In the beginning of the play, he seems overly concerned with the welfare of his daughter Betty Parris, but as the play continues his "true colors" are shown. He is more worried about his reputation than anything else. He has an intense dislike towards John Proctor. He knows that something is amiss with the court proceedings, but he keeps things going for the sake of himself and the court. (all acts)
Hale was summoned to Salem in Act One because of his expertise in the area of the supernatural. Parris was hoping Hale would be able to rule out the idea of witchcraft being the cause of his daughters illness. In the beginning of the play Hale is confident in himself and his field, but later on we find him becoming less and less confident and more and more insecure. He doesn't trust his own judgment. In act three and four, he denounces the court and begs for forgiveness for putting all of those people to death. He greatly dislikes Abigail Williams as well.
She was Reverend Parris's slave from Barbados. She was with the girls when they danced and she conjured the spirits of Ann Putnam's seven dead children. She was the first person convicted of witchcraft, since the girls thought it would be easy to pin the situation on her, since she was an odd ball foreigner. She was also the first person to accuse others or witchcraft, since the easiest way to spare herself was blame others and admitt to the charges no matter their truth. Also, she becomes so into the character of being in contact with the Devil that in act four she says that she in Sarah Good are going to Barbados with him. She also offered Herrick the opportunity of her talking to the Devil for him. (act 1 & 4)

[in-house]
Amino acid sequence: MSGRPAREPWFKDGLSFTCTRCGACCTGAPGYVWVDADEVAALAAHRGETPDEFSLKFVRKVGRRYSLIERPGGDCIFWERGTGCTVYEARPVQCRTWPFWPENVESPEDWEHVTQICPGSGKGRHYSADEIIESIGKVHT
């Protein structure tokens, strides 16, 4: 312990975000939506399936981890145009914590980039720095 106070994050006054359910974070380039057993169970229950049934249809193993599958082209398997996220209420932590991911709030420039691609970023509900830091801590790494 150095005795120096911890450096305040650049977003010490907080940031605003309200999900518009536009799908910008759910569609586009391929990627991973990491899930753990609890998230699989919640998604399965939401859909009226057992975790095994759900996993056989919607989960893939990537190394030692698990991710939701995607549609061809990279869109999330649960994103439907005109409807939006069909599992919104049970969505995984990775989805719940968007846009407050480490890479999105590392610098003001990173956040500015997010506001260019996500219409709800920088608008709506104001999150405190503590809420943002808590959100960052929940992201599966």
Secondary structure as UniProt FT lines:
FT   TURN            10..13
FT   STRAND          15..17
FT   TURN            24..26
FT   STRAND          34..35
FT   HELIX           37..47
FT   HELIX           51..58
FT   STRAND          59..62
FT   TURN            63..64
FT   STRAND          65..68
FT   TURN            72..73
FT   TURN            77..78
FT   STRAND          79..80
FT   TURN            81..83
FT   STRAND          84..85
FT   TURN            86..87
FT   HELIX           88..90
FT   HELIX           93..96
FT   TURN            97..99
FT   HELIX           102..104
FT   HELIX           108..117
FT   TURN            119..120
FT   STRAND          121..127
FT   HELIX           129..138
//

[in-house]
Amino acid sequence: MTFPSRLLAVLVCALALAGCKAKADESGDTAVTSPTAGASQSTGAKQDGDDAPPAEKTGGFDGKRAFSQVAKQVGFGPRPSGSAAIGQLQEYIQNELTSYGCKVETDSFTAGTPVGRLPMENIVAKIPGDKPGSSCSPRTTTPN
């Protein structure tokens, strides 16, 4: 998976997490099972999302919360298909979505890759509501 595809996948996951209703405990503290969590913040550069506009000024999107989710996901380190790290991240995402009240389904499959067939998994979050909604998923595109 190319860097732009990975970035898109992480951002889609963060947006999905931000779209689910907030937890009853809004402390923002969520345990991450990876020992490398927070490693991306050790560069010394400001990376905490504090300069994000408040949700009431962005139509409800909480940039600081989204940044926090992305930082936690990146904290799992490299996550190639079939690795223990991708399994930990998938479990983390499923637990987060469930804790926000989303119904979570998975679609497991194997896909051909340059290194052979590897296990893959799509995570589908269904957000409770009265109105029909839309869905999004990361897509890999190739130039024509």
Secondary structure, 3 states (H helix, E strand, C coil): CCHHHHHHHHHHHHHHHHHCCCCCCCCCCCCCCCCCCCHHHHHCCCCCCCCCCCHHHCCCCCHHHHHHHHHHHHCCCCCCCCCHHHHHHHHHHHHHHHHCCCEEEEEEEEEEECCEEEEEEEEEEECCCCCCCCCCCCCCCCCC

Elderly lady who was accused of witchcraft, but she is pregnant so they can't harm her until her child is born, since the court doens't want to hurt an innocent child. She smoked a pipe and didn't have a husband this whole time. (act two)
George Jacobs was accused of witchcraft by Thomas Putnam's daughter, Ruth Putnam, and this is thought to have been due to the fact that Putnam wanted Jacobs' land. Giles Corey stated that if Jacobs hangs for a witch he will forfeit up his property by law and there is no one rich enough to buy the land but Putnam. Therefore, Putnam is killing his neighbors for their land. (act 3)